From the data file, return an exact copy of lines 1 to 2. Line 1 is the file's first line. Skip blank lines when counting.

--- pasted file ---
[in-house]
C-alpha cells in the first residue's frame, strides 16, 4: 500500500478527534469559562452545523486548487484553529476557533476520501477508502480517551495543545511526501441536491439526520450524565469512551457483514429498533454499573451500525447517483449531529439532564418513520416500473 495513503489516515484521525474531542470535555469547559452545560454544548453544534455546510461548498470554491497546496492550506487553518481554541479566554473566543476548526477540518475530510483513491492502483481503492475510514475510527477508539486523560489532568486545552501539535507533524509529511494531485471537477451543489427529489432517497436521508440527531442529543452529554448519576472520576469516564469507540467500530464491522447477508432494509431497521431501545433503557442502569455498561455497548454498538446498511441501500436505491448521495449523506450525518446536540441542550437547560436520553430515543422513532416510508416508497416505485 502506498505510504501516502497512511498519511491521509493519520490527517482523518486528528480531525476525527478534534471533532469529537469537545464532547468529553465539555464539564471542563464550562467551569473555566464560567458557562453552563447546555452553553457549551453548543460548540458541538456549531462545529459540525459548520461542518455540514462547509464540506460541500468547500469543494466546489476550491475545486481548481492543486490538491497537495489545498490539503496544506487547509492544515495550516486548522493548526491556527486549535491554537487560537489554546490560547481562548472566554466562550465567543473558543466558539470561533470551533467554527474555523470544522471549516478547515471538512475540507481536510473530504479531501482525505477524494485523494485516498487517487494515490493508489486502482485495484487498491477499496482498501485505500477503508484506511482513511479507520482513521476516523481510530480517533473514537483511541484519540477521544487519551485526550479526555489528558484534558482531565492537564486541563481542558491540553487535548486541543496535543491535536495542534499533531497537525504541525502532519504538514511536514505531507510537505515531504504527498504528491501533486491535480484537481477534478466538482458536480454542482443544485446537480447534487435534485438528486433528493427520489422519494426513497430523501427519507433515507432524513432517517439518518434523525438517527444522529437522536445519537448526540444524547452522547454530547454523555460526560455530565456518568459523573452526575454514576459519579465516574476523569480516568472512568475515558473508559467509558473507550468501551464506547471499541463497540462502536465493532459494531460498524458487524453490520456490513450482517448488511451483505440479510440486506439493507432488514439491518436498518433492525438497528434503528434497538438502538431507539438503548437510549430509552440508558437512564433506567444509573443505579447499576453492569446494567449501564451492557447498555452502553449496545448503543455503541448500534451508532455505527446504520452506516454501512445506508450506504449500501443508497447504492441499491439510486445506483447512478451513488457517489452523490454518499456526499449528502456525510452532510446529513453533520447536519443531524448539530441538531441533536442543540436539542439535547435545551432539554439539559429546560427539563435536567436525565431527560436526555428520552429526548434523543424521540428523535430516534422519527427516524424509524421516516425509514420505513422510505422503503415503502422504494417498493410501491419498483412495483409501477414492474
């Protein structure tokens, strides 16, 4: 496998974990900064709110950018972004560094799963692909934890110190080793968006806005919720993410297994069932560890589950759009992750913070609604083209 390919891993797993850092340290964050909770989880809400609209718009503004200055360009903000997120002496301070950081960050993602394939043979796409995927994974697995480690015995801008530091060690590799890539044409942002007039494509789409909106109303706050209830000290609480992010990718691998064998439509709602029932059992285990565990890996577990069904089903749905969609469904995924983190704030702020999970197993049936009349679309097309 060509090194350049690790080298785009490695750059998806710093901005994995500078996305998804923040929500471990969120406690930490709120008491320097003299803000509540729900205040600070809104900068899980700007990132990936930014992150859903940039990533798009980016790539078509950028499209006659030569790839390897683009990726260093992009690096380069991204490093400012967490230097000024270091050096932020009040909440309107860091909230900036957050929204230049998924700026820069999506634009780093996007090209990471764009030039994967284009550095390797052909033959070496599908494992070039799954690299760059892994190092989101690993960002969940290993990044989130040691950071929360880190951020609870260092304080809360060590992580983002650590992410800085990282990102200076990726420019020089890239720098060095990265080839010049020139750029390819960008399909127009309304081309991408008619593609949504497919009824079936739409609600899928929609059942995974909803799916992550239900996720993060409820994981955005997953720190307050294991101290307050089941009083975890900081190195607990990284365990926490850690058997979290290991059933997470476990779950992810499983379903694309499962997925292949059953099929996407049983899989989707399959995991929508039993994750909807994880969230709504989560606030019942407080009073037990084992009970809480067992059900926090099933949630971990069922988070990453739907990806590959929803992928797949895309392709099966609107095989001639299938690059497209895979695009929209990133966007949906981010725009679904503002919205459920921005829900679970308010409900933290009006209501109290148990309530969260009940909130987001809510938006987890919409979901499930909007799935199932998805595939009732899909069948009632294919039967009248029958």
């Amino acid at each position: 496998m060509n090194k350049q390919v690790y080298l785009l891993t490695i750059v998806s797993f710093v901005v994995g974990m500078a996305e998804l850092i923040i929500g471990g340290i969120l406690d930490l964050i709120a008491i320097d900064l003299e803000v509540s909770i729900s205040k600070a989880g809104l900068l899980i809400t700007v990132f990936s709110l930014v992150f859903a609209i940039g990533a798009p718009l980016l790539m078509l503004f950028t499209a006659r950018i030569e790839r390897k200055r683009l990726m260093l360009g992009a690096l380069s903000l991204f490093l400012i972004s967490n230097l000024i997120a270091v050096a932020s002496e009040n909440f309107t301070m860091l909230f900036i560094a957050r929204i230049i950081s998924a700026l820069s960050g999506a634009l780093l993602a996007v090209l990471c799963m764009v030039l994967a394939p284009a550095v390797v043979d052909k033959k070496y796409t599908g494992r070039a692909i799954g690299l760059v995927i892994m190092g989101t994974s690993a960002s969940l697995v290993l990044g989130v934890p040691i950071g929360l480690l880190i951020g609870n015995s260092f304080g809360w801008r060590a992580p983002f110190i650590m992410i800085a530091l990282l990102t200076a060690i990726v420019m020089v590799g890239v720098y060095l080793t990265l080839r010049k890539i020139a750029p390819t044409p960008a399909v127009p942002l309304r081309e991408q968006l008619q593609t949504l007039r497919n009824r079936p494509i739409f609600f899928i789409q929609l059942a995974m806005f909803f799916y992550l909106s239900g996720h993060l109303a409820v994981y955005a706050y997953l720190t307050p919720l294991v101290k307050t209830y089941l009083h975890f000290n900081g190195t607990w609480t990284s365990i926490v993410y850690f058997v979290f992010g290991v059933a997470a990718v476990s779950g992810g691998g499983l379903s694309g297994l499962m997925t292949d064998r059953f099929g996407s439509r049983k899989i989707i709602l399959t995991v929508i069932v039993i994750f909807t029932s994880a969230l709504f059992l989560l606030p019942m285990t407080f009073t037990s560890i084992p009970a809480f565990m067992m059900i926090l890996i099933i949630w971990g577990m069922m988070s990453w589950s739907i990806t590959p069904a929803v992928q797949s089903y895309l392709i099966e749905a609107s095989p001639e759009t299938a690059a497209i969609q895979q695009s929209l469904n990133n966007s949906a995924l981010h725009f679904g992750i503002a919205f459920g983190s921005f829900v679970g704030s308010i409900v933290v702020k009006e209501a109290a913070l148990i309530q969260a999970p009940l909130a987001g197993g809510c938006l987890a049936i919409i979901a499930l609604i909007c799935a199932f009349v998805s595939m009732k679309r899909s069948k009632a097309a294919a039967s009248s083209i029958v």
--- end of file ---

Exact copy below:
[in-house]
C-alpha cells in the first residue's frame, strides 16, 4: 500500500478527534469559562452545523486548487484553529476557533476520501477508502480517551495543545511526501441536491439526520450524565469512551457483514429498533454499573451500525447517483449531529439532564418513520416500473 495513503489516515484521525474531542470535555469547559452545560454544548453544534455546510461548498470554491497546496492550506487553518481554541479566554473566543476548526477540518475530510483513491492502483481503492475510514475510527477508539486523560489532568486545552501539535507533524509529511494531485471537477451543489427529489432517497436521508440527531442529543452529554448519576472520576469516564469507540467500530464491522447477508432494509431497521431501545433503557442502569455498561455497548454498538446498511441501500436505491448521495449523506450525518446536540441542550437547560436520553430515543422513532416510508416508497416505485 502506498505510504501516502497512511498519511491521509493519520490527517482523518486528528480531525476525527478534534471533532469529537469537545464532547468529553465539555464539564471542563464550562467551569473555566464560567458557562453552563447546555452553553457549551453548543460548540458541538456549531462545529459540525459548520461542518455540514462547509464540506460541500468547500469543494466546489476550491475545486481548481492543486490538491497537495489545498490539503496544506487547509492544515495550516486548522493548526491556527486549535491554537487560537489554546490560547481562548472566554466562550465567543473558543466558539470561533470551533467554527474555523470544522471549516478547515471538512475540507481536510473530504479531501482525505477524494485523494485516498487517487494515490493508489486502482485495484487498491477499496482498501485505500477503508484506511482513511479507520482513521476516523481510530480517533473514537483511541484519540477521544487519551485526550479526555489528558484534558482531565492537564486541563481542558491540553487535548486541543496535543491535536495542534499533531497537525504541525502532519504538514511536514505531507510537505515531504504527498504528491501533486491535480484537481477534478466538482458536480454542482443544485446537480447534487435534485438528486433528493427520489422519494426513497430523501427519507433515507432524513432517517439518518434523525438517527444522529437522536445519537448526540444524547452522547454530547454523555460526560455530565456518568459523573452526575454514576459519579465516574476523569480516568472512568475515558473508559467509558473507550468501551464506547471499541463497540462502536465493532459494531460498524458487524453490520456490513450482517448488511451483505440479510440486506439493507432488514439491518436498518433492525438497528434503528434497538438502538431507539438503548437510549430509552440508558437512564433506567444509573443505579447499576453492569446494567449501564451492557447498555452502553449496545448503543455503541448500534451508532455505527446504520452506516454501512445506508450506504449500501443508497447504492441499491439510486445506483447512478451513488457517489452523490454518499456526499449528502456525510452532510446529513453533520447536519443531524448539530441538531441533536442543540436539542439535547435545551432539554439539559429546560427539563435536567436525565431527560436526555428520552429526548434523543424521540428523535430516534422519527427516524424509524421516516425509514420505513422510505422503503415503502422504494417498493410501491419498483412495483409501477414492474